Eric Rosengren (Boston Federal Reserve President) Speaks

Dennis Lockhart (Atlanta Federal Reserve President) Speaks

Money Supply

Friday:

Monster Employment: The Monster Employment Index is a comprehensive monthly analysis of U.S. online job demand. It is conducted by Monster Worldwide, Inc. and is based on a real-time review of a large, representative selection of career sites and job boards, including Monster,” according to Monster Worldwide. The Index presents a snapshot of employer online recruitment activity nationwide. What it means to you: When the employment index measuring job availability is falling, this bodes well for the bond market because it implies a drop in labor demand and perhaps an economic downturn. While the Fed worries about inflation, they also are concerned about rising unemployment. A rising jobless rate can mean a more accommodative monetary policy.

Employment Situation: The employment situation is a set of labor market indicators based on two separate surveys in this one report. Based on the Household Survey, the unemployment rate measures the number of unemployed as a percentage of the labor force. The average workweek reflects the number of hours worked in the nonfarm sector. Average hourly earnings reveal the basic hourly rate for major industries as indicated in nonfarm payrolls. The consensus estimate is for an increase from last month’s 114,000 to 125,000, the rate to increase to 7.9% from 7.8, and average hourly earnings to decrease from 0.3 to .2. What it means to you: The employment situation is the primary monthly indicator of aggregate economic activity because it encompasses all major sectors of the economy. It is comprehensive and available early in the month. Many other economic indicators are dependent upon its information. It not only reveals information about the labor market, but about income and production as well. In short, it provides clues about other economic indicators reported for the month and plays a big role in influencing financial market psychology during the month.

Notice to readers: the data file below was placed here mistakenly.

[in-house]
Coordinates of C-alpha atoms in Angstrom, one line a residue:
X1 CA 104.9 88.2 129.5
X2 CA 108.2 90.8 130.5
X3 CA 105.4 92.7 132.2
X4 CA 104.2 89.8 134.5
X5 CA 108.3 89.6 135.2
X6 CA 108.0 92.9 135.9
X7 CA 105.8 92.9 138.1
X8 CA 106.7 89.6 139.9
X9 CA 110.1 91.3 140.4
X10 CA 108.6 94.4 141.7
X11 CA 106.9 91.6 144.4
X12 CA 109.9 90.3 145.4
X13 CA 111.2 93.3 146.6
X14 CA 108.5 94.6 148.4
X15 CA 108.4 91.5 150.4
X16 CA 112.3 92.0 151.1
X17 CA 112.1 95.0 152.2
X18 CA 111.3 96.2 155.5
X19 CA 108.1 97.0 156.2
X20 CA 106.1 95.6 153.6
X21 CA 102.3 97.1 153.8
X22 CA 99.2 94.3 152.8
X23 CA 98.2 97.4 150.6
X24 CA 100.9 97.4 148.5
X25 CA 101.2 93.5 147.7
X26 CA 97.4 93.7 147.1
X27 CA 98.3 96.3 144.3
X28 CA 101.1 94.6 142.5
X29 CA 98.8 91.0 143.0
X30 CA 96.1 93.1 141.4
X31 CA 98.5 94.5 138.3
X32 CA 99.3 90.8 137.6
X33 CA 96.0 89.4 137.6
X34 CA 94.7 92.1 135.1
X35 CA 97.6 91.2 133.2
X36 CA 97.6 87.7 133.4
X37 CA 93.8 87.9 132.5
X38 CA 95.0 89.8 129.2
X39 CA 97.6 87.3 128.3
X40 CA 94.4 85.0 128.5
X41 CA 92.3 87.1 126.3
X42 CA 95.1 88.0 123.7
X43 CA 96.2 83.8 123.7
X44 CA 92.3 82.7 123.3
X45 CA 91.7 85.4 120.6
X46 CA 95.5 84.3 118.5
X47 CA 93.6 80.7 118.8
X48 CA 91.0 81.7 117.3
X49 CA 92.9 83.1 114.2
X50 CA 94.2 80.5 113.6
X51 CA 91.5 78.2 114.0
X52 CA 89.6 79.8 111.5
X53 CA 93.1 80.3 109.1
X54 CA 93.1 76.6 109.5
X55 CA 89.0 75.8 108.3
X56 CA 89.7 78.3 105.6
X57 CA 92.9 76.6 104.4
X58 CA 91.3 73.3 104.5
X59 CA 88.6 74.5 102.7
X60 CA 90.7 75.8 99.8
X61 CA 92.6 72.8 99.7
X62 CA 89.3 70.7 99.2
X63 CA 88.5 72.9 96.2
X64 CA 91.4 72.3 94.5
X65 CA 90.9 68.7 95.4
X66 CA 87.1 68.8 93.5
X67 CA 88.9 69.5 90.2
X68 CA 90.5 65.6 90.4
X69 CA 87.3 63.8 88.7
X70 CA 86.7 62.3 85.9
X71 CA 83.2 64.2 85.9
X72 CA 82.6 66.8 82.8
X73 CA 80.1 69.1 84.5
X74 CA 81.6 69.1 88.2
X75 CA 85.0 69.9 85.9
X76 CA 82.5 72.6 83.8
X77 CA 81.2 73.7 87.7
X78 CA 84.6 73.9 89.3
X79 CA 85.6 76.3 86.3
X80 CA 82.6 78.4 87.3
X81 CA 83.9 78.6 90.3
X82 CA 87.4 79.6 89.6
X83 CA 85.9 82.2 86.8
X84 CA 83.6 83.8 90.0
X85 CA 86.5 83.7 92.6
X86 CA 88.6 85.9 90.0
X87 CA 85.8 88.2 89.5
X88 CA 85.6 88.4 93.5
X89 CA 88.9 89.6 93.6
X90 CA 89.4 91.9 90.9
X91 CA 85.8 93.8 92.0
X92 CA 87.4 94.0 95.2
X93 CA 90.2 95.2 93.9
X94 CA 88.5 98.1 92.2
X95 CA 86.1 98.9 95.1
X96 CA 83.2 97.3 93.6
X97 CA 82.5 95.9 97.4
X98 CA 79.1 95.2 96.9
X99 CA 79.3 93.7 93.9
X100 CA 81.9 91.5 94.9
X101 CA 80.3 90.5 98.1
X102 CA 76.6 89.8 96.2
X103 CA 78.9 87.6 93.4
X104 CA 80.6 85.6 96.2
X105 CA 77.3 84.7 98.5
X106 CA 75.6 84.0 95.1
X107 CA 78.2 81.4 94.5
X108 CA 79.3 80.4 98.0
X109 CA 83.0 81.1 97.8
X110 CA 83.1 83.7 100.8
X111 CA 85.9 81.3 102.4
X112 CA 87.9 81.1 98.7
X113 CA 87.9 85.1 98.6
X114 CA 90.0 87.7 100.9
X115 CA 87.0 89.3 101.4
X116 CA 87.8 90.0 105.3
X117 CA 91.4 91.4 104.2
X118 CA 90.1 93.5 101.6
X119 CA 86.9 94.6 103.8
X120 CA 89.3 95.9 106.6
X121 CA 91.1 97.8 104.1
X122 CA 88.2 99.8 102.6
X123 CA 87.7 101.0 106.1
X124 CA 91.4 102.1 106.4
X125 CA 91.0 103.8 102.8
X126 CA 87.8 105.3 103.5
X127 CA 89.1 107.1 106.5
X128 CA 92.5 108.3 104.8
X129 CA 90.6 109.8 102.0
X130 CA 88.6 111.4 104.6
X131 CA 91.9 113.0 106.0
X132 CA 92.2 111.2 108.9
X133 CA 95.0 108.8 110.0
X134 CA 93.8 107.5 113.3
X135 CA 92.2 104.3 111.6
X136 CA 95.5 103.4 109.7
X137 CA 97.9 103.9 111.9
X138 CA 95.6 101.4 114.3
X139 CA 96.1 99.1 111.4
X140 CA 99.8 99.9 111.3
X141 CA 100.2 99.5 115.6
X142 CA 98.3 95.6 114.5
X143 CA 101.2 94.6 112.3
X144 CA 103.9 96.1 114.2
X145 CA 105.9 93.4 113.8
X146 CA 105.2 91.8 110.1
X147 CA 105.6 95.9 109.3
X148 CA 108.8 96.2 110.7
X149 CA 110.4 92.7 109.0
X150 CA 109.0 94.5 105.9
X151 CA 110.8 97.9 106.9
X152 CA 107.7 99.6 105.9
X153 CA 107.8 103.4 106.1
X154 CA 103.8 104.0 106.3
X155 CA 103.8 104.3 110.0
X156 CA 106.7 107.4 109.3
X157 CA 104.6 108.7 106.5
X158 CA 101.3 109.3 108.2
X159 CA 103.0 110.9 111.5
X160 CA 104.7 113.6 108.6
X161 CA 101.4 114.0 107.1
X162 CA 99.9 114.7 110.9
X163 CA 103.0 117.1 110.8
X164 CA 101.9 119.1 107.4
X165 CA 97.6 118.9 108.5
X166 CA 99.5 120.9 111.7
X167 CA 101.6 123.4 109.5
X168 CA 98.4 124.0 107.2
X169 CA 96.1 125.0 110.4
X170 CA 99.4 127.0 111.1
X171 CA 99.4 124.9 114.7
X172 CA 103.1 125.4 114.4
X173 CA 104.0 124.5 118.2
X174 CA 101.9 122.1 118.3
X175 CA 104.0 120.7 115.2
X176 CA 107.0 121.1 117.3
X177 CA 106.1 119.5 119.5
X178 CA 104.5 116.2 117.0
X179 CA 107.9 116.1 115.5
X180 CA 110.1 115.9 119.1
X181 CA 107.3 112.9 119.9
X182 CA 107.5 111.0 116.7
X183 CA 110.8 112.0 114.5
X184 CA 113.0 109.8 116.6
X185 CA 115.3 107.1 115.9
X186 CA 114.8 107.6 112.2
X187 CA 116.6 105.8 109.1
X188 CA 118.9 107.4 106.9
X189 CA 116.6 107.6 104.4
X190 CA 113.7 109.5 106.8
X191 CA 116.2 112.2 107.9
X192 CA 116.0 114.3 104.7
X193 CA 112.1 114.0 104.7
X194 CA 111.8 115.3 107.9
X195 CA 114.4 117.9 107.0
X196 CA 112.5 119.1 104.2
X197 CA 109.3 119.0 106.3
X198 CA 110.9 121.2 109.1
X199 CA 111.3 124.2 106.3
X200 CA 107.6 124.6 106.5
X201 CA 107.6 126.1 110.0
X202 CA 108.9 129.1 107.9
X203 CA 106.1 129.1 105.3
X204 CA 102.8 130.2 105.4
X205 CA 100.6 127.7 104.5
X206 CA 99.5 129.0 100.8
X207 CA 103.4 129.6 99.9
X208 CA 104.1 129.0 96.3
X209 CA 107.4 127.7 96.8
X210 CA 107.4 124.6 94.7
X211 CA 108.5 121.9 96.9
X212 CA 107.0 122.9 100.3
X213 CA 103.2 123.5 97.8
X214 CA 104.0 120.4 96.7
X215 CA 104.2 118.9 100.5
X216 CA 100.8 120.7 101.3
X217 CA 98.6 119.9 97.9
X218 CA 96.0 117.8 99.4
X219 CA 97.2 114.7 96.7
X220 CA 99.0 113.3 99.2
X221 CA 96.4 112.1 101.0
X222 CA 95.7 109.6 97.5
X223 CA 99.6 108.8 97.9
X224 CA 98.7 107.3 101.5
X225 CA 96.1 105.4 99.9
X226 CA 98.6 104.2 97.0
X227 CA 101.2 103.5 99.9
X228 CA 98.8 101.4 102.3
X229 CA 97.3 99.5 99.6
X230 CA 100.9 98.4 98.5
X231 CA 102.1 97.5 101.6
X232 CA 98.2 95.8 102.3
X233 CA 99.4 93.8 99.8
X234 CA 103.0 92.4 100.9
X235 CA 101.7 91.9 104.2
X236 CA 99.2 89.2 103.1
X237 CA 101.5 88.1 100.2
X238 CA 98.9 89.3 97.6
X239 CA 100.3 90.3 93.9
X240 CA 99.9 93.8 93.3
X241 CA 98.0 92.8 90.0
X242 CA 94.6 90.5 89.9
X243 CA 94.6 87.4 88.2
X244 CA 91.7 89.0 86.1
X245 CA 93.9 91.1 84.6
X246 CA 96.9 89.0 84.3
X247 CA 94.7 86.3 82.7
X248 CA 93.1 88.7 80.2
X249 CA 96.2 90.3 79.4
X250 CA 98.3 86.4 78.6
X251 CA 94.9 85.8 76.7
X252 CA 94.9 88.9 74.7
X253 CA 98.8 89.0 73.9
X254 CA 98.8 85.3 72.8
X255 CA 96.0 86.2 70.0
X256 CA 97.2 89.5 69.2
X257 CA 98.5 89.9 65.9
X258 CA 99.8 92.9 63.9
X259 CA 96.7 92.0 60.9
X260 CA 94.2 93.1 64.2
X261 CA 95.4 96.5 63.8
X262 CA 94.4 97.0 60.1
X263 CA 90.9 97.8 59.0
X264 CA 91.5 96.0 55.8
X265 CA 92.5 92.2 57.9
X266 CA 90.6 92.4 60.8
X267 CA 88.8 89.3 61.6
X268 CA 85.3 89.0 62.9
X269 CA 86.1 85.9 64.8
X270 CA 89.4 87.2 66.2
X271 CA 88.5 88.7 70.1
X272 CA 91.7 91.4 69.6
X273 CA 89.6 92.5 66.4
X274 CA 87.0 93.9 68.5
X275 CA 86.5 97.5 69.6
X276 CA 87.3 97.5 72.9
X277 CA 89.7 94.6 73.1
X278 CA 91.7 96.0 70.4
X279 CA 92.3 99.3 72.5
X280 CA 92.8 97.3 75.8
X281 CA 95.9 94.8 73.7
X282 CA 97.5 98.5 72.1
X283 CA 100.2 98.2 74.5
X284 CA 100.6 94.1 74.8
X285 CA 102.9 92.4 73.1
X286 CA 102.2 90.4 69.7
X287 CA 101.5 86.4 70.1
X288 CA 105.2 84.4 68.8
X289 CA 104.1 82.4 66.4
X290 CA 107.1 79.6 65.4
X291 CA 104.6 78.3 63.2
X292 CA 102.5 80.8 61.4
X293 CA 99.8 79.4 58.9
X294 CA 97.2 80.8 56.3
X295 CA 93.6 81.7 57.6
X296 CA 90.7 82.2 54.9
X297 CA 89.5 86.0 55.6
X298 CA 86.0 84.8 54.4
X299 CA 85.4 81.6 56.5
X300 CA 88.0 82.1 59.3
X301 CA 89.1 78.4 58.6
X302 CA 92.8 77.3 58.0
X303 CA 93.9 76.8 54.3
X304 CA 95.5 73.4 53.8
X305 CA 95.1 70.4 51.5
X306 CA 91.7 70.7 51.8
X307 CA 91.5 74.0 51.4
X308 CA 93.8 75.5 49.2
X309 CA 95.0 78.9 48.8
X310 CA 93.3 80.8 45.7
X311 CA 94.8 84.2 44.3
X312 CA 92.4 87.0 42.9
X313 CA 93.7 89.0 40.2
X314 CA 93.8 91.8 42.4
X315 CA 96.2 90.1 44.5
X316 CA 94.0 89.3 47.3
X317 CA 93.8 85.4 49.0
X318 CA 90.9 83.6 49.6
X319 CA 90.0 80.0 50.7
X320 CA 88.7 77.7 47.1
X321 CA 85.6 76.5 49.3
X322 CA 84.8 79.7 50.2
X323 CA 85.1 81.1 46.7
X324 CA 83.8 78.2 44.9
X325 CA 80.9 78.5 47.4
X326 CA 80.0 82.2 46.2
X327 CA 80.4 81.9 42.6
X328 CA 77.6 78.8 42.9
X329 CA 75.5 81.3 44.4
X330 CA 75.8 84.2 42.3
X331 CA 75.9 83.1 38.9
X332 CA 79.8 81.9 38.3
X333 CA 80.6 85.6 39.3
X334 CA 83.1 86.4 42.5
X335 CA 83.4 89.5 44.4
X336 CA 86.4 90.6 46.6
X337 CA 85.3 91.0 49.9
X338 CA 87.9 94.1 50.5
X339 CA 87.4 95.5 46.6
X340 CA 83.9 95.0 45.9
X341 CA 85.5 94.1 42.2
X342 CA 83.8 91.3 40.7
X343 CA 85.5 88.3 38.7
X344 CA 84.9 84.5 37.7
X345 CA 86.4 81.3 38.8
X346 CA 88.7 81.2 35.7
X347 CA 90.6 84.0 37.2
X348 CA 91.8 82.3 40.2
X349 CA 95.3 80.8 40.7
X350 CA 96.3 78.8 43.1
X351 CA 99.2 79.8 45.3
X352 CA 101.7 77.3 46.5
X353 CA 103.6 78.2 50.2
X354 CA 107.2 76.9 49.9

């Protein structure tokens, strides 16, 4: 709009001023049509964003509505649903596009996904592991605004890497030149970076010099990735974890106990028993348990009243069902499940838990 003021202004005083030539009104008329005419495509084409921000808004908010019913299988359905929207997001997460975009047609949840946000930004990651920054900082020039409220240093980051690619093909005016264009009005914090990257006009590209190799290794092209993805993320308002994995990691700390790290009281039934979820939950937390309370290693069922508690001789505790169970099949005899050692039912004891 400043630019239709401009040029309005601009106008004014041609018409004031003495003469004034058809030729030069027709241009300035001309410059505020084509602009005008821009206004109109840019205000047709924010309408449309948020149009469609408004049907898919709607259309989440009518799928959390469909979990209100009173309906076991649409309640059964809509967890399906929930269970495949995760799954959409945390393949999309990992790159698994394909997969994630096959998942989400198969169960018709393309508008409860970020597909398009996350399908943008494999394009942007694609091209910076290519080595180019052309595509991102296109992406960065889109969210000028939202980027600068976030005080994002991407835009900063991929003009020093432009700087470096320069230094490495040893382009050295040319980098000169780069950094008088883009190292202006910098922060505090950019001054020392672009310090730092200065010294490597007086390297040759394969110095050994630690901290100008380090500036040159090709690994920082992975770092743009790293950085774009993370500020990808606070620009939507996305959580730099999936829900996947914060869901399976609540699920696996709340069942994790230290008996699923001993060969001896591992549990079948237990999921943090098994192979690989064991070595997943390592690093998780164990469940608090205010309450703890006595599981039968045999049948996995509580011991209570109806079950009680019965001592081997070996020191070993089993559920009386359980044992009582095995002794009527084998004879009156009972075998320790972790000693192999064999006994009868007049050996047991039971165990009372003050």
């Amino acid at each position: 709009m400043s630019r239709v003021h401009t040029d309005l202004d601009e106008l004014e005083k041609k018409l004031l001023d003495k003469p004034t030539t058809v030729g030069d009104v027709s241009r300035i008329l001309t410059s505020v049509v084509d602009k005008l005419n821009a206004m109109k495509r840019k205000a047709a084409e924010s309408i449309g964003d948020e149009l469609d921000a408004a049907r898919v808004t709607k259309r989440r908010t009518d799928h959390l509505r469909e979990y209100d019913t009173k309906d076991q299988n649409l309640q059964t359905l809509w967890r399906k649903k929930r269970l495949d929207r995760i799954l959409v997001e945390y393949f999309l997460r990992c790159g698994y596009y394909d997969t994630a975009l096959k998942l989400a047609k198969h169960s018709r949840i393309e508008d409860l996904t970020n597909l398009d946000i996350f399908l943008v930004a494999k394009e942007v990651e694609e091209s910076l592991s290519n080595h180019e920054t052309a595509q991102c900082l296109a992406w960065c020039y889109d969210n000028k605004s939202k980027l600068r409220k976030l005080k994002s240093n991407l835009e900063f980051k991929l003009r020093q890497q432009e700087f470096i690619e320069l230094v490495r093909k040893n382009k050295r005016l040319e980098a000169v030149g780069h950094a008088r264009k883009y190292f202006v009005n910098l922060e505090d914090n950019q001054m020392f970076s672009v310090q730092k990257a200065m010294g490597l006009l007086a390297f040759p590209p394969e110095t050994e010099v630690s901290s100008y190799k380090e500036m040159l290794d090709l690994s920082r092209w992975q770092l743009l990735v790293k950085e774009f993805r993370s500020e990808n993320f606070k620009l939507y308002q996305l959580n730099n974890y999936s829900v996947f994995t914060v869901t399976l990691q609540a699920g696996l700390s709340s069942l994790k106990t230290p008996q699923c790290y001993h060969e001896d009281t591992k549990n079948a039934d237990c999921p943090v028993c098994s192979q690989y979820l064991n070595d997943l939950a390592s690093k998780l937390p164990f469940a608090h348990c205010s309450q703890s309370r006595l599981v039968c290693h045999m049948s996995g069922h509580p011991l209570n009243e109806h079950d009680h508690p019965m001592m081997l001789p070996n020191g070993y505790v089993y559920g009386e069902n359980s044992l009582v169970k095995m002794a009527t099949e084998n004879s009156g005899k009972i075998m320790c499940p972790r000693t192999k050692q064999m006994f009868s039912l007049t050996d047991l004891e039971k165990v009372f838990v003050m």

Factory Orders: Factory orders represent the dollar level of new orders for both durable and nondurable goods. This report gives more complete information than the advance durable goods report which is released one or two weeks earlier in the month. The consensus estimate is for a huge increase from -5.2 to 4.9%. What it means to you: The orders data show how busy factories will be in coming months as manufacturers work to fill those orders. This report provides insight to the demand for not only hard goods such as refrigerators and cars, but nondurables such as cigarettes and apparel. In addition to new orders, analysts monitor unfilled orders, an indicator of the backlog in production. Shipments reveal current sales. Inventories give a handle on the strength of current and future production.

John Williams (San Francisco Federal Reserve President) Speaks